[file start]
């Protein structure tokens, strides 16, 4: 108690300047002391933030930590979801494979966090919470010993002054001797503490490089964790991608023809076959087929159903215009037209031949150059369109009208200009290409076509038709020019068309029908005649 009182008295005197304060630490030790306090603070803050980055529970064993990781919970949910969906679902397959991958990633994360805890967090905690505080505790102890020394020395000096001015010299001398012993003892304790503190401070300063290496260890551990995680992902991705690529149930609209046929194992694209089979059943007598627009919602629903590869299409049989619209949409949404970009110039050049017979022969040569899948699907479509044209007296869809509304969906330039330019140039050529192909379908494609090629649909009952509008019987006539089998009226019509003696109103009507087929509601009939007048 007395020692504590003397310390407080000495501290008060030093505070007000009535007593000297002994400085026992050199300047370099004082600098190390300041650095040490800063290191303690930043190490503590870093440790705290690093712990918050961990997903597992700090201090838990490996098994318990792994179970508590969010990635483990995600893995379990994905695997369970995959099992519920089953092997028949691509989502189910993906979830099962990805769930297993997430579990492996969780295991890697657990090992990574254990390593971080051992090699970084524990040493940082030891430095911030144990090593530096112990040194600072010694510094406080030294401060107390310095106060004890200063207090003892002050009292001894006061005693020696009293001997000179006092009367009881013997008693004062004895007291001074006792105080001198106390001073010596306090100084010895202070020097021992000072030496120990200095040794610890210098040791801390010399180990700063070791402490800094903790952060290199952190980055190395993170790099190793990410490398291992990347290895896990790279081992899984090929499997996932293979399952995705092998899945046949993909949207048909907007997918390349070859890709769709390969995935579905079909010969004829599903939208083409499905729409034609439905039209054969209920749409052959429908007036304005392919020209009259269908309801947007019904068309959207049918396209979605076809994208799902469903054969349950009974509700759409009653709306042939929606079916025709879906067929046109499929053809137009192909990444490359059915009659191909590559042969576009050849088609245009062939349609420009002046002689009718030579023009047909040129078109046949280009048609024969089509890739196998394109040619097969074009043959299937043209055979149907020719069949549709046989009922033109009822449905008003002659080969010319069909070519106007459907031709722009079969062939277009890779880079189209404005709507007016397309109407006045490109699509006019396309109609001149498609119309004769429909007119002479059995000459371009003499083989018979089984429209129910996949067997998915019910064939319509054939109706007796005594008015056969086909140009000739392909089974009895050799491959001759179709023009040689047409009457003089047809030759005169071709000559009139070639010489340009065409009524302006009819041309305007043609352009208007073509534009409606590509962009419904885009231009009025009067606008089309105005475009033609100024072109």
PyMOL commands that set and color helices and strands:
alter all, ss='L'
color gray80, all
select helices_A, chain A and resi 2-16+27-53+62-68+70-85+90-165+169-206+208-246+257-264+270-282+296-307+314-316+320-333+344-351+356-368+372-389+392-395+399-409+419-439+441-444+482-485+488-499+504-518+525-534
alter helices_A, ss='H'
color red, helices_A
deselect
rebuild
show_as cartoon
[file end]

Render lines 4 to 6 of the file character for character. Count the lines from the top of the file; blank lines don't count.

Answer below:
color gray80, all
select helices_A, chain A and resi 2-16+27-53+62-68+70-85+90-165+169-206+208-246+257-264+270-282+296-307+314-316+320-333+344-351+356-368+372-389+392-395+399-409+419-439+441-444+482-485+488-499+504-518+525-534
alter helices_A, ss='H'